Joe Salvatore is the state’s Department of Transportation program manager for this project, and told IDR that DOT has put aside some money for the project.

Stratford is on the west side of the river at its conjunction with Long Island Sound.

Water projects in the state must comply with the state’s coastal management program to receive approvals and funding, making the goals of the pilot program subject to planning on several layers of government.

The Housatonic River is authorized at 18 feet, which is no longer needed, since an upstream power plant changed from barge to truck-delivered fuel.

The boat traffic on the river is now mainly recreational and oyster vessels, requiring a maximum of 14 feet of depth. There are high spots in the channel, mostly on riverbends, that are four feet deep at mean low water in places.

“We’re not proposing a large amount of material,” said Stedman, but maintenance dredging to serve 600 recreational boats and sailboats with keels that use the channels.

As with a number of the selected projects, the local sponsors want to change the placement plans for the dredged material. The Corps of Engineers has designated open water placement for the Housatonic material, but the Connecticut Coastal Commission wants to beneficially use the material, which is beach quality sand, by placing it in the littoral zone in Long Island Sound west of the river mouth, with the dual purpose of beach replenishment and establishment of a suitable habitat for shellfish, which was requested by the State Bureau of Aquaculture.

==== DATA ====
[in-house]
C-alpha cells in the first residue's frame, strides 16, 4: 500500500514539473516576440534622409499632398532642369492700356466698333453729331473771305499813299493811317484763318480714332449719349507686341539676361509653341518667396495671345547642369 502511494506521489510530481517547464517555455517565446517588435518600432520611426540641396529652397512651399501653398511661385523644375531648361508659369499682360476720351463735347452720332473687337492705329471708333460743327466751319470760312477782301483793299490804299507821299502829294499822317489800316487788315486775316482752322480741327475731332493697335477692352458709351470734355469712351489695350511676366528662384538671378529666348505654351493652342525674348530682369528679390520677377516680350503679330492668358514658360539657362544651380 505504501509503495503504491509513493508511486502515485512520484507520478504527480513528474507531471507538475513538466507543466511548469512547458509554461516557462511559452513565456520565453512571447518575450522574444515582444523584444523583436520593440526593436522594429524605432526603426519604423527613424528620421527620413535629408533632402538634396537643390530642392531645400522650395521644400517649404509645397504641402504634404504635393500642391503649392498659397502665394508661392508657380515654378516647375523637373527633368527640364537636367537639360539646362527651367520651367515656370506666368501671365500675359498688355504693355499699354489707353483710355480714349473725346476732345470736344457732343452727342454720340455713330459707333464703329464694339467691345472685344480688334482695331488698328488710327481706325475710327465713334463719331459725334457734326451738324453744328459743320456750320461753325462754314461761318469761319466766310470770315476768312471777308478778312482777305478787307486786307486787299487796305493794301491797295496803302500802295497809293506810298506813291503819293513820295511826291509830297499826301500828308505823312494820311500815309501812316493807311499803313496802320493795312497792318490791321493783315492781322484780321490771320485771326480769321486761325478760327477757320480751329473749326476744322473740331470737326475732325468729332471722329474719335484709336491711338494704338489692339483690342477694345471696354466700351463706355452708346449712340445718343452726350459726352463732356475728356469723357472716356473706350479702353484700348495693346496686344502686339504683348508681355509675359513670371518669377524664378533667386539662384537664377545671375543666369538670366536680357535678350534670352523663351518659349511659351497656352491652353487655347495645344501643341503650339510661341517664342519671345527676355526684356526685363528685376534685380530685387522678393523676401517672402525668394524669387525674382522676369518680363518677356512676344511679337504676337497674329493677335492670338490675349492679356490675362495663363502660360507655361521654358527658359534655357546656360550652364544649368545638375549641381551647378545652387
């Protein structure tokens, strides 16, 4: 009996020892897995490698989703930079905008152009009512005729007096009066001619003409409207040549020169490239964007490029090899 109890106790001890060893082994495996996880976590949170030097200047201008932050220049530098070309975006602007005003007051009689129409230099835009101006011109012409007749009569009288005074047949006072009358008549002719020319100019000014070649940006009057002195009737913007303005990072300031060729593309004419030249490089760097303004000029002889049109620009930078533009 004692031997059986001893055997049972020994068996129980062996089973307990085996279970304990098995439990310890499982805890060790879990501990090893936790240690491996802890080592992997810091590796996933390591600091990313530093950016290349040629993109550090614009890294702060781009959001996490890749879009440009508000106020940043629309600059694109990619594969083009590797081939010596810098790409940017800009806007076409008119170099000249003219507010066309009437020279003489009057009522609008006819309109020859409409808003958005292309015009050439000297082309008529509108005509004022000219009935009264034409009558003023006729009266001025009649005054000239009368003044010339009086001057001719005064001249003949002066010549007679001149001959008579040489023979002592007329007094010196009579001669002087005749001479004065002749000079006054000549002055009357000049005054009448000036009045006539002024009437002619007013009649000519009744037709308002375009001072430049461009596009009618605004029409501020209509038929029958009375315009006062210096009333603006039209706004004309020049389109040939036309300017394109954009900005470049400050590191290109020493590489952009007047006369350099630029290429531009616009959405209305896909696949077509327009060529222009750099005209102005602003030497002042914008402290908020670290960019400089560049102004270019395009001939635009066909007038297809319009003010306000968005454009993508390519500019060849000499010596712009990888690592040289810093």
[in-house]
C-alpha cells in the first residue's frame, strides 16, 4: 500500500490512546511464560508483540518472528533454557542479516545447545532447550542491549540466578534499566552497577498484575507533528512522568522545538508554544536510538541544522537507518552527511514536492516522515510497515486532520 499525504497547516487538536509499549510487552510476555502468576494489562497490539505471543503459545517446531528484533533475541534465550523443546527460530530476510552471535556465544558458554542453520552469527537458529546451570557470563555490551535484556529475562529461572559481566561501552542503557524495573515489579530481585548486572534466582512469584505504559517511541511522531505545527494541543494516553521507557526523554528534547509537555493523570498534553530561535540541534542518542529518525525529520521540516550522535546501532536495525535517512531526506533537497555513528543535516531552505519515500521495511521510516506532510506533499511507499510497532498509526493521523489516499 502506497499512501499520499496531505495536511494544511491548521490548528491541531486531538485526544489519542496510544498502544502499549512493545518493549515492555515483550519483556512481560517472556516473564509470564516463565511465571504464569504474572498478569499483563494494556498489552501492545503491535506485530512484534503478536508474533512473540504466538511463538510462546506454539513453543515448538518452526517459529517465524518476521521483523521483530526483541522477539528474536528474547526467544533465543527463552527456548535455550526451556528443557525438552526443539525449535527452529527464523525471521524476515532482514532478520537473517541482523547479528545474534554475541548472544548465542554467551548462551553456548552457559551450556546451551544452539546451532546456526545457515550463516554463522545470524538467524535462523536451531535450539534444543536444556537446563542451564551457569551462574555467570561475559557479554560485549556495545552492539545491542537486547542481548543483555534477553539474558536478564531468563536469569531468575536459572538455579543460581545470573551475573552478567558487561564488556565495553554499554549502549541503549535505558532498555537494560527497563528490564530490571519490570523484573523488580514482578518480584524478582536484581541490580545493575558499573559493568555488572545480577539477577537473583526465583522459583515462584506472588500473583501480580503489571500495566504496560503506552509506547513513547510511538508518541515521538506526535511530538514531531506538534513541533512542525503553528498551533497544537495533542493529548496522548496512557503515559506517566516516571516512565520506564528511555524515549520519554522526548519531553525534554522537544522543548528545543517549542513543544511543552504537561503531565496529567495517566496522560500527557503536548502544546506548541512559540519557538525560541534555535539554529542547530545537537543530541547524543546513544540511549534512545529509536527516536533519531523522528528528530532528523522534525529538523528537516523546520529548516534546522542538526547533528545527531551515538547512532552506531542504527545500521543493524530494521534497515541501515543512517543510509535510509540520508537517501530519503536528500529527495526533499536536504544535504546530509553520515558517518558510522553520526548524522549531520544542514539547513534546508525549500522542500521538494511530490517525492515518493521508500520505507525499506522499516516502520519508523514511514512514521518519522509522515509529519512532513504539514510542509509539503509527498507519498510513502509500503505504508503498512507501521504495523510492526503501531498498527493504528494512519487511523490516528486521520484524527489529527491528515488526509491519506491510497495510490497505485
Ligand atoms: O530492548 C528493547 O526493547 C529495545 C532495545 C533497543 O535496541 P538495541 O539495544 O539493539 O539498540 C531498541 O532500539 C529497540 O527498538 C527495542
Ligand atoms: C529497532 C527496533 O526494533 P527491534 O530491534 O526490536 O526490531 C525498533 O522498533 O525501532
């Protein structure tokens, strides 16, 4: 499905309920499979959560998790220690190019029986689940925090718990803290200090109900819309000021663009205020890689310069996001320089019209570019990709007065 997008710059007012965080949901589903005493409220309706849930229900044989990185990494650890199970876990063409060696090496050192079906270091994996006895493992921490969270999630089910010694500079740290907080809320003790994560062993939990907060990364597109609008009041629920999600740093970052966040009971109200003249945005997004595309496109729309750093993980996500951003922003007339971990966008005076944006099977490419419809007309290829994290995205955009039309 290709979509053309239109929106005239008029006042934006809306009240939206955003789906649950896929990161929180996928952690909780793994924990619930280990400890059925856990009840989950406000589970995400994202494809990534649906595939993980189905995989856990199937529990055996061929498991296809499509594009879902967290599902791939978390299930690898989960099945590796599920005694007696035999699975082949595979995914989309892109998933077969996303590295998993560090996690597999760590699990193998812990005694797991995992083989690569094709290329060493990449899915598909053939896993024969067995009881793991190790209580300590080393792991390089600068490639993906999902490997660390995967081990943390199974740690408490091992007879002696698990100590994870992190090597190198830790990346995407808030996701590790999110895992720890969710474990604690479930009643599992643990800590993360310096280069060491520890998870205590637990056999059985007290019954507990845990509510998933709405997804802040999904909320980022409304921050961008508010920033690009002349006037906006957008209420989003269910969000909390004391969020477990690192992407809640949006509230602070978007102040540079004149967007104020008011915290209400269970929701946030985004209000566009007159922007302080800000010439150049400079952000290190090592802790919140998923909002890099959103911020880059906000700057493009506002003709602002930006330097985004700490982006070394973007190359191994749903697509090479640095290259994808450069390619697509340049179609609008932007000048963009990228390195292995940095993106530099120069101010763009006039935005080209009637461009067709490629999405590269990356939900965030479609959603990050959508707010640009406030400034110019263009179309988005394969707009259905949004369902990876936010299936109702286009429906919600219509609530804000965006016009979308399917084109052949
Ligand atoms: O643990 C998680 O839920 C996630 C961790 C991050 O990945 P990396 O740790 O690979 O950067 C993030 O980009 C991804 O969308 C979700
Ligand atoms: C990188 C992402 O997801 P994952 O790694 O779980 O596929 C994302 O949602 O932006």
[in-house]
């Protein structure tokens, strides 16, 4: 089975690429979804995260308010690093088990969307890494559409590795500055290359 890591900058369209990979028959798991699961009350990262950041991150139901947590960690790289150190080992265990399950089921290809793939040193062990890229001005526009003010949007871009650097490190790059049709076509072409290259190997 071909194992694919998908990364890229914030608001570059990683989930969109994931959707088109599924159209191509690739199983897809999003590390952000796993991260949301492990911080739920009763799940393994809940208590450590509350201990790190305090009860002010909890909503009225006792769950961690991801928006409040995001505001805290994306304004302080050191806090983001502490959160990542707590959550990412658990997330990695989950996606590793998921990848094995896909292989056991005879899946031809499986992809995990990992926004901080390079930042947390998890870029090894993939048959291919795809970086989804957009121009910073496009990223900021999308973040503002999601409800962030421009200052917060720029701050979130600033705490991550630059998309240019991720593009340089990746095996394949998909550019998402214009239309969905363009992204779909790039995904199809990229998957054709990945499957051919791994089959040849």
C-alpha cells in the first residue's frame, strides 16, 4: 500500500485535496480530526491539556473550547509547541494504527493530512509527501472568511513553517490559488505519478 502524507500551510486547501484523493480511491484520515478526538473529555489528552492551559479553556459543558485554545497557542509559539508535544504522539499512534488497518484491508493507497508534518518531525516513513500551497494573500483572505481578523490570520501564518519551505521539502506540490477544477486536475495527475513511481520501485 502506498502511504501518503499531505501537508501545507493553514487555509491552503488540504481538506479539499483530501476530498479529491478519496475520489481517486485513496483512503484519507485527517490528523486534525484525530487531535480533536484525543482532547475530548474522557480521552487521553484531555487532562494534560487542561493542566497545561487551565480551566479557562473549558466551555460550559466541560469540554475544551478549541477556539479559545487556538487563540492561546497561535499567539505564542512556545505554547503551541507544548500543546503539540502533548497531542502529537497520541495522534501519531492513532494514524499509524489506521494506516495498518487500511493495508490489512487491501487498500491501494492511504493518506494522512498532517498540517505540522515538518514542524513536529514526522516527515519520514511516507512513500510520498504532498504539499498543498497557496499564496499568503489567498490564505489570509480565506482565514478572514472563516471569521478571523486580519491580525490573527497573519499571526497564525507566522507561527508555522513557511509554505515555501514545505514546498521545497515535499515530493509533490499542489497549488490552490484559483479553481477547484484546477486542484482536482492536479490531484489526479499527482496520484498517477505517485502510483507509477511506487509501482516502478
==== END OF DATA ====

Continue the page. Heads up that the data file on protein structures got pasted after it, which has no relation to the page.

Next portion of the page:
The Corps did a condition survey, and the Waterfront and Harbor Management Commission is working with that survey data. The Corps will use the pilot project funding for benthic analysis of the proposed placement area, write permits in conjunction with state guidelines, as this is a federal project in the Connecticut coastal zone, and apply for the water quality certification.

Another study, still to be addressed, is to determine where the material placed in the littoral zone will end up.
The other Connecticut project in the program is Wethersfield Cove on the Connecticut River south of Hartford.

“This is a classic low use small harbor, in the oldest city in Connecticut,” said Connecticut Department of Transportation’s Joe Salvatore.

The maintenance material would be purely upland disposal, said Salvatore. This project was put into the program at the last minute and has not yet been identified by the state for funding, though the surveying and testing of the area will go forward this summer.

Chester River, Maryland

The Chester River, on Maryland’s Eastern Shore, is a heavily used commercial and recreational waterway, said Steve Brown, project manager for the Baltimore District. The commercial traffic is crab and oyster fishermen.
The authorized depth of the channel from the river and through Kent Narrows into Chesapeake Bay is seven feet, silted up to four and three feet in places.

“We’re trying to get the Coast Guard to mark it,” said Brown. “Half the channel is not at depth.”

Queen Anne County doesn’t have the funds to dredge, and neither does the state of Maryland, though for the small amount of material – 8600 cubic yards – the state might find have the money to dredge. Maryland’s fiscal year began on July 1.

The pilot program is providing bathymetric surveys of the channels and placement areas, and analyses of the chemical and physical aspects of the sediment.

Queens Creek and Horn Harbor, Virginia

Mathews County, Virginia boasts five federal navigation projects and 200 miles of shoreline at the tip of Chesapeake Bay’s middle peninsula. The Pilot Program includes two projects in the county, which is largely dependent on waterborne commerce – mainly fishing for a variety of species and shellfish – for its economic health.